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Han successfully defends her title against Martinez

Gaby Velasquez





In a battle in front of 2,000-plus attendees, IBF World Female Featherweight Champion Jennifer Han retained her title, taking a 100-90 decision. She won nine out of 10 on another card for 99-91, and eight of 10 rounds on the third judge’s card, 98-92.



The Don Haskins Center had numerous fans from all around, gathering together to stand behind their own hometown’s rising athletes—the ring featured talents from not only the Sun City, but fighters from just down the highway, in Las Cruces, and bruisers who made their way from across the border.



Ricky Vasquez kicked off the night full of battles with a victory against Saul Gomez. Vasquez was the bigger and more physical slugger throughout the match. He was solid enough to gain the advantage on the two of the judges’ scorecards, 40-36, throughout the four-round fight.


Augustine Banegas, the undefeated boxer out of Las Cruces, earned his ninth win of his young career against Alejandro Moreno. Banegas’ youth and quickness was too much for the veteran, Moreno, to handle—he now has 36 losses on his resume.


After the preliminary matches were handled, the fans made sure to get their drinks, snacks, and bathroom breaks out of the way. There was no way anyone in the crowd of the 2,314 attendees were going to miss what they call came to see—Han defend her title.


Han came in the fight with the crown in her possession, and a 13-3-1 record. Her opponent, Lilian Martinez, was not new to big fights. She walked in the ring as if she was the best boxer in the building. Martinez’s record before the fight was 20-15, and she was fighting for everyone back home in the Dominican Republic.


Chants were heard all around the stadium—“Let’s go Jenny, let’s go.” Han was in front of her own people; she knew she had fans to please.


The UTEP alumni, Han, was figuring out how to slow down the wild-punching Dominican. She used the first round as a feeling out process to get to know her enemy.


Han throughout the main event landed the greater percentage of her attempts, and Martinez’s game plan wore her out early in this fight. She was swinging for the knockout more than she should have, her energy seemed low in the middle rounds of the brawl.


The uppercut of Martinez was unorthodox, an obstacle that the defending champion had to jump through to complete the perfect ending.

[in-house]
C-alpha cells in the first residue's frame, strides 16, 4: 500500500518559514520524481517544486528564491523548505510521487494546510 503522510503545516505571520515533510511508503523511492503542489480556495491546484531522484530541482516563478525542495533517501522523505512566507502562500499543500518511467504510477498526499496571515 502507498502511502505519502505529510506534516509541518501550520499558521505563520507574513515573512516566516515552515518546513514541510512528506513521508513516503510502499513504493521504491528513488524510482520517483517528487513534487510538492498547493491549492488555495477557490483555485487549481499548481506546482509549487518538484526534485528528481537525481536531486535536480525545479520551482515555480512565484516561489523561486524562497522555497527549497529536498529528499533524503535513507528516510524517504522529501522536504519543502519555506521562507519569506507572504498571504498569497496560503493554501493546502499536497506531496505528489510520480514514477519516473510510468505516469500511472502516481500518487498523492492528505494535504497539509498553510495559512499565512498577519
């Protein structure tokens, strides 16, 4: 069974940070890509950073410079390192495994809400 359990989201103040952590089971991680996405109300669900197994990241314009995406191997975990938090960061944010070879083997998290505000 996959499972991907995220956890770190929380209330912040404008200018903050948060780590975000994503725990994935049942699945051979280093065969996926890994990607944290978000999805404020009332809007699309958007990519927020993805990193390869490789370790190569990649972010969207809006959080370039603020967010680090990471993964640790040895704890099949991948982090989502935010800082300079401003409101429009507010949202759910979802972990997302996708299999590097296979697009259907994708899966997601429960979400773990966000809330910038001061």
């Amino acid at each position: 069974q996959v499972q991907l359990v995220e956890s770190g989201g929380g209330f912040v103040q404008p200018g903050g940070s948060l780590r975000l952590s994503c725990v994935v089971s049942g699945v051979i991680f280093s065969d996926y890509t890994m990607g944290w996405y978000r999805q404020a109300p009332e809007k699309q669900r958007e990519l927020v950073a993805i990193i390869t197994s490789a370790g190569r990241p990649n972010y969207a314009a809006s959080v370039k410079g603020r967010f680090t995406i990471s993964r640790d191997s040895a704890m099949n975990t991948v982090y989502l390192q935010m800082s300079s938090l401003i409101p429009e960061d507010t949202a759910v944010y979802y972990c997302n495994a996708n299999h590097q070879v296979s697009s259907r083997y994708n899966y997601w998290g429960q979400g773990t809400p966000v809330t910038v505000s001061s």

“It was different, something I wasn’t used to, but it didn’t devastate me,” Han said.



Once the fourth round had crept up, Han had read Martinez like a book—everything that was coming in the direction of the El Paso native was anticipated, or countered.


El Pasoans had gotten their money worth, with every penny spent on this fight. Han did not let up and gave the fans much to leap to their feet about, she provided many “ohh’s” and “ahh’s” for her people to express themselves with.


After the fight, Han could not express how frustrated the head-butts she was receiving all evening were making her—she pointed out that the only visible damage on her face was from the illegal head-to-head hits.


“I expected her (Martinez) to box more. I didn’t expect the holding and the head-butting,” Han said. “I’m assuming it was accidental, but I felt like I was still the better boxer, regardless. I didn’t get hit all fight.”


Jennifer Han was not hesitant to praise the people who have made her the boxer she is, and why she was very successful in controlling the flow of the fight.


“I have the best sparring partners in the world. Hands down. They’re amazing, they give me their best, and that’s why I was ready for everything thrown my way,” Han said. “I love them. Their strength, techniques, and speed have helped me a lot.”


By unanimous decision, from the three judges, with the scores being 98-92, 100-90, and 99-91 all were in favor of El Paso’s sweetheart, Jennifer Han.


This being her second match, with the title on the line, she is now 2-0 in defending the Crown.


Han let her fans know how much their support was key in the victory, the first words out her mouth on the microphone, “El Paso, I love you. And guess what, I’m still the champ.”


She admitted that her first title defense was much more difficult, a doubt never went through the mind of El Paso’s prized fighter.


“(Silgado) was the better boxer, she’s cleaner—a lot cleaner. She was the more skilled boxer,” Han said. “This one, I got cut up just because of the head-butts, it’s a little disappointing.”

A masterpiece was formed on the ring, and the hometown fans got a taste of what a true champion looks like. She was flooded with supporters from all around the arena, and could not take a step without being asked for a picture, autograph, or a hug.



“I don’t know what they (her managers) plan on doing, but let’s do this,” Han states. “As soon as I’m ready to get back in the ring, I will be ready for anyone.”




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Gaby Velasquez, Photo editor
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Han successfully defends her title against Martinez